City sets new target to have Metro LRT Line running at full frequency ‘by the end of 2017’
Metro LRT trains will not be running at full frequency by the time students head back to school in September.
The city’s new target is to have all deficiencies on the Metro Line addressed by the end of 2017. Originally, the city had a more vague goal of “2017, without a specific date” to have trains on the Metro Line running at full frequency, with the new software installed.
The updated timeline was provided to city council through a memo in May, which was subsequently posted online in mid-July.
“Thales continues to work on deficiency clean up and software completion for Automatic Train Operations with a target completion by the end of 2017,” the memo read in part.
The Metro Line was originally supposed to open in April 2014. The opening was delayed until September 2015, but trains were running at a reduced speed.
In February 2017, the trains sped up to full speed, but issues integrating the two separate LRT lines meant frequency on the Capital Line from Clareview to Century Park was reduced. Both lines share the same section of track through downtown Edmonton and on to the university.
The latest news in the Metro Line saga has Coun. Tony Caternia suggesting that enough is enough with the under-performing line.
He said he wants to see the Capital Line return to its regular schedule.
“We should make sure the Capital Line is operating at its full capacity and if that has some effects on the Metro Line, then I’m OK with that,” he said.
“How often can you take the answer of, ‘temporary’ at face value? We see the issues. We know now that it’s going to be another delay with the end of 2017 as the proposal. If we go by past history on the announcement for the Metro Line, that’s probably not correct. Our administration hasn’t come to us on target with any of the dates that they have proposed.”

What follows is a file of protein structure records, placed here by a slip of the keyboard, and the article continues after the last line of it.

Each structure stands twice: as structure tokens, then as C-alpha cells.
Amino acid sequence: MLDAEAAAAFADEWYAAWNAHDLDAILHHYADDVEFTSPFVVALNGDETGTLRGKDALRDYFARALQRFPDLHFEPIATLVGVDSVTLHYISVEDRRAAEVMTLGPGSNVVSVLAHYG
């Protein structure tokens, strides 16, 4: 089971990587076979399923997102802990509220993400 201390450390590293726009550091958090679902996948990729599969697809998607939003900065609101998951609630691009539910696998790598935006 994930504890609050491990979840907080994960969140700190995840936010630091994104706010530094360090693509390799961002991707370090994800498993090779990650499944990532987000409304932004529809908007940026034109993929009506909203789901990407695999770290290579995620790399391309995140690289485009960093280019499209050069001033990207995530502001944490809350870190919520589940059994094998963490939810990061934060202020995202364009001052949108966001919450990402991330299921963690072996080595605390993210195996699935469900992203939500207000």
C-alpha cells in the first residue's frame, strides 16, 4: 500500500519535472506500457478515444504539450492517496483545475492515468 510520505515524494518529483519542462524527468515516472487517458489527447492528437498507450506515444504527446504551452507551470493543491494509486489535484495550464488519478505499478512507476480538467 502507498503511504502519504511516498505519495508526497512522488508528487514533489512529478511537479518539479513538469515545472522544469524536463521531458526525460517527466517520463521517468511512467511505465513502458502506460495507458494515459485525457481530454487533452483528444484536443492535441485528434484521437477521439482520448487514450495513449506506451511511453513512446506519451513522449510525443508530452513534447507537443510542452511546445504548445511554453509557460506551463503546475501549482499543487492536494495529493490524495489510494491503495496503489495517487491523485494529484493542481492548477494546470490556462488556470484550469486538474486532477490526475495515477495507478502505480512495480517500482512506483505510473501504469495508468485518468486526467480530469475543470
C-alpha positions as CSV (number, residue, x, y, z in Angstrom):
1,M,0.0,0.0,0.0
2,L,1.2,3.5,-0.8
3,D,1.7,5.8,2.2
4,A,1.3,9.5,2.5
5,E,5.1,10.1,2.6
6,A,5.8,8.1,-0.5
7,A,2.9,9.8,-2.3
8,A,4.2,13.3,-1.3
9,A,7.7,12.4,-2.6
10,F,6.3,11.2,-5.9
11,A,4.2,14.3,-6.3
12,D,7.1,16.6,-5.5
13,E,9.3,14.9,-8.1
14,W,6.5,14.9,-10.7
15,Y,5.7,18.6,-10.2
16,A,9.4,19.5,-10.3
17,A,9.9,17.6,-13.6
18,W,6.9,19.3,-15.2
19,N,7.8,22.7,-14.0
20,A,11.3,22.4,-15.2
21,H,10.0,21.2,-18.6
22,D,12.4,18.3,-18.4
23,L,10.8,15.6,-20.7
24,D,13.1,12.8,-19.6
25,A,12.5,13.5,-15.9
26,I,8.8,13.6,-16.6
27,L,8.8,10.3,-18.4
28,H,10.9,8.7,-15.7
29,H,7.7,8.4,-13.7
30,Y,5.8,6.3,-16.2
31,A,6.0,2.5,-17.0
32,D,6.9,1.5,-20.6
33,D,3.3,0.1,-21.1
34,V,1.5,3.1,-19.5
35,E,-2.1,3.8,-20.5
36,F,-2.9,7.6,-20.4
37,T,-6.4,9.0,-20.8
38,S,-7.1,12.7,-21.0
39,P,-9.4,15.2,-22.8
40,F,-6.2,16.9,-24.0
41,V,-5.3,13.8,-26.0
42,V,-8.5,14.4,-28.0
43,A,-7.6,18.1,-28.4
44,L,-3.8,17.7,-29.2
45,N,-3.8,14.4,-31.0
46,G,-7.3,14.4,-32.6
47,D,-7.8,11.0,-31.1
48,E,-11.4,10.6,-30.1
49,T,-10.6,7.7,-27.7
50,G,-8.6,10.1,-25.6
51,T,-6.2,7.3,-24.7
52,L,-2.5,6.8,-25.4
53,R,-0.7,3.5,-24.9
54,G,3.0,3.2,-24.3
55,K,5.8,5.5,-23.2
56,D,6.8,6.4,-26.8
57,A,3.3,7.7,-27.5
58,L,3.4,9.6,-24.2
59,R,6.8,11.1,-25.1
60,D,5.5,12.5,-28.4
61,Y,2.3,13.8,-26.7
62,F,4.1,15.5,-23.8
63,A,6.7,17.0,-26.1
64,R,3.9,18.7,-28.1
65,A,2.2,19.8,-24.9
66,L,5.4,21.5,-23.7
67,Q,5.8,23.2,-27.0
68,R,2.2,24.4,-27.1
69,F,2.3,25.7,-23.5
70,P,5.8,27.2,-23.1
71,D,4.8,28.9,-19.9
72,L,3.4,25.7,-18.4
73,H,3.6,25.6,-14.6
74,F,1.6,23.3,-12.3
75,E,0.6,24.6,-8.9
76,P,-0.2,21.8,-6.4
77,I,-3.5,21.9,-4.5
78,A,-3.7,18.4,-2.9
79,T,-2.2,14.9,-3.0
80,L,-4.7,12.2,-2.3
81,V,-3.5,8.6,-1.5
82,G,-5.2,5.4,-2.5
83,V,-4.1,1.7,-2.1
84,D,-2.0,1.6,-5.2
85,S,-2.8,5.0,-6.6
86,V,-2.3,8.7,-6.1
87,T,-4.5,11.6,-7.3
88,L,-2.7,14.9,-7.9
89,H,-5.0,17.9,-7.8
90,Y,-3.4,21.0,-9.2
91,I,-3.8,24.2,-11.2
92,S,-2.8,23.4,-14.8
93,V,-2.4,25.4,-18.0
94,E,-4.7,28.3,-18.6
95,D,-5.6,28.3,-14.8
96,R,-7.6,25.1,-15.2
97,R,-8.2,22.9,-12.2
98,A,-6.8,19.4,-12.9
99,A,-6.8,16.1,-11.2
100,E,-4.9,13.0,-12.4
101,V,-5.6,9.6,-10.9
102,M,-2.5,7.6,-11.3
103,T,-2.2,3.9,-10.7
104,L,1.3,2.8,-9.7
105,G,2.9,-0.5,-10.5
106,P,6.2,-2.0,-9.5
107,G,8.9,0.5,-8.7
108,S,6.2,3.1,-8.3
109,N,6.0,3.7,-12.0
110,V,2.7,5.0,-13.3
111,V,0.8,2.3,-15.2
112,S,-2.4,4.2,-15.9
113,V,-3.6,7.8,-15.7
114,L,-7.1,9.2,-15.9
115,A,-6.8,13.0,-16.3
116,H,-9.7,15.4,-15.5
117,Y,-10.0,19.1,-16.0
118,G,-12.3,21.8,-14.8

Caterina said the Capital Line could and should be running at its full capacity.
“If that has consequences with the Metro Line and its issues, that can be worked out in the time frame that’s needed. But to have two lines that are now affected is actually much worse than what we originally had been told.”
Commuters are also feeling the burden.
“I’m always wondering when it’s going to be done,” said Melissa Zwaan, who takes the train a couple of times a week.
While she admits “it’s a good system for the most part,” Zwaan can’t help but wonder why it’s taken more than three years to get things up and running properly.
“I’ve heard that other places have gone up and they’ve been running within probably less than a year and here it’s taking a really long time and I’m not sure why. I’ve noticed that a lot here with certain things taking a while.”
BY THE NUMBERS: Seven-year saga of Edmonton’s much-delayed Metro Line LRT
Martin Narsing is a council candidate in Ward 4, where the Capital Line comes to an end. Narsing worries the inefficiencies will deter people from using the service altogether.
“We’ve built LRTs in Calgary, we’ve built metro systems in Montreal and Toronto, the Crail in Vancouver, and we’re having an issue where we can’t even connect a three-kilometre line to NAIT,” he said. “The thing is, that people now have to take an extra hour to get to work and put that into their timetable. That’s not really a fair thing and that’s not an efficient way to run this LRT.
“I think something was pushed ahead before it should have been brought online. If it was properly planned and engineered, we would have seen these things come to fruition and come online and in budget.”
The Metro Line came with a $665-million price tag.
With files from Scott Johnston, 630 CHED.
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